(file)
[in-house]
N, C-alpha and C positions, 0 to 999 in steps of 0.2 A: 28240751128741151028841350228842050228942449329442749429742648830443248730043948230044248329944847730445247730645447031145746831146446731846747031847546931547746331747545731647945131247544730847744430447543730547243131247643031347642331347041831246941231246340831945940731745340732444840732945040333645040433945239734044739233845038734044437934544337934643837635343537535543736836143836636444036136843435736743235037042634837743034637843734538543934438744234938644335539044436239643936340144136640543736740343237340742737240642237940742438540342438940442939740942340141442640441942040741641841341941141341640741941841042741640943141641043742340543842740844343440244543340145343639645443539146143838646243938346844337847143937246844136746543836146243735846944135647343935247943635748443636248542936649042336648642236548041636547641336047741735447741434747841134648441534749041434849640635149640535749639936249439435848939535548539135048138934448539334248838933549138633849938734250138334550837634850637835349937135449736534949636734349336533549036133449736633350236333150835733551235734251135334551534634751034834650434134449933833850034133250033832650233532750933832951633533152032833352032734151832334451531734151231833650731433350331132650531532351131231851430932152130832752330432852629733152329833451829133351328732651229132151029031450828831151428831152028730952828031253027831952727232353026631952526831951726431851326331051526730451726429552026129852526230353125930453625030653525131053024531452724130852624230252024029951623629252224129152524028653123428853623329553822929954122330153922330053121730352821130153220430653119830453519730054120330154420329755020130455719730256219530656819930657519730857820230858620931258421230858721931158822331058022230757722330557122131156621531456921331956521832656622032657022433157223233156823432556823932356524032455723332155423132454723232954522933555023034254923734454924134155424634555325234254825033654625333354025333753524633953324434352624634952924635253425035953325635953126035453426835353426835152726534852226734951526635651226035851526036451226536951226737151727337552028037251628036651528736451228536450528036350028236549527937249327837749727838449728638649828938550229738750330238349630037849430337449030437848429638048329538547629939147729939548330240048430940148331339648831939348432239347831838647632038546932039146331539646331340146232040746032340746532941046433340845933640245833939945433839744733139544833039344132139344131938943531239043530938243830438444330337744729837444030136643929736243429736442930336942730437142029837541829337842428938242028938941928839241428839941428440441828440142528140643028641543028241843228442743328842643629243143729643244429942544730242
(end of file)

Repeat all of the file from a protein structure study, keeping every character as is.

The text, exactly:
[in-house]
N, C-alpha and C positions, 0 to 999 in steps of 0.2 A: 28240751128741151028841350228842050228942449329442749429742648830443248730043948230044248329944847730445247730645447031145746831146446731846747031847546931547746331747545731647945131247544730847744430447543730547243131247643031347642331347041831246941231246340831945940731745340732444840732945040333645040433945239734044739233845038734044437934544337934643837635343537535543736836143836636444036136843435736743235037042634837743034637843734538543934438744234938644335539044436239643936340144136640543736740343237340742737240642237940742438540342438940442939740942340141442640441942040741641841341941141341640741941841042741640943141641043742340543842740844343440244543340145343639645443539146143838646243938346844337847143937246844136746543836146243735846944135647343935247943635748443636248542936649042336648642236548041636547641336047741735447741434747841134648441534749041434849640635149640535749639936249439435848939535548539135048138934448539334248838933549138633849938734250138334550837634850637835349937135449736534949636734349336533549036133449736633350236333150835733551235734251135334551534634751034834650434134449933833850034133250033832650233532750933832951633533152032833352032734151832334451531734151231833650731433350331132650531532351131231851430932152130832752330432852629733152329833451829133351328732651229132151029031450828831151428831152028730952828031253027831952727232353026631952526831951726431851326331051526730451726429552026129852526230353125930453625030653525131053024531452724130852624230252024029951623629252224129152524028653123428853623329553822929954122330153922330053121730352821130153220430653119830453519730054120330154420329755020130455719730256219530656819930657519730857820230858620931258421230858721931158822331058022230757722330557122131156621531456921331956521832656622032657022433157223233156823432556823932356524032455723332155423132454723232954522933555023034254923734454924134155424634555325234254825033654625333354025333753524633953324434352624634952924635253425035953325635953126035453426835353426835152726534852226734951526635651226035851526036451226536951226737151727337552028037251628036651528736451228536450528036350028236549527937249327837749727838449728638649828938550229738750330238349630037849430337449030437848429638048329538547629939147729939548330240048430940148331339648831939348432239347831838647632038546932039146331539646331340146232040746032340746532941046433340845933640245833939945433839744733139544833039344132139344131938943531239043530938243830438444330337744729837444030136643929736243429736442930336942730437142029837541829337842428938242028938941928839241428839941428440441828440142528140643028641543028241843228442743328842643629243143729643244429942544730242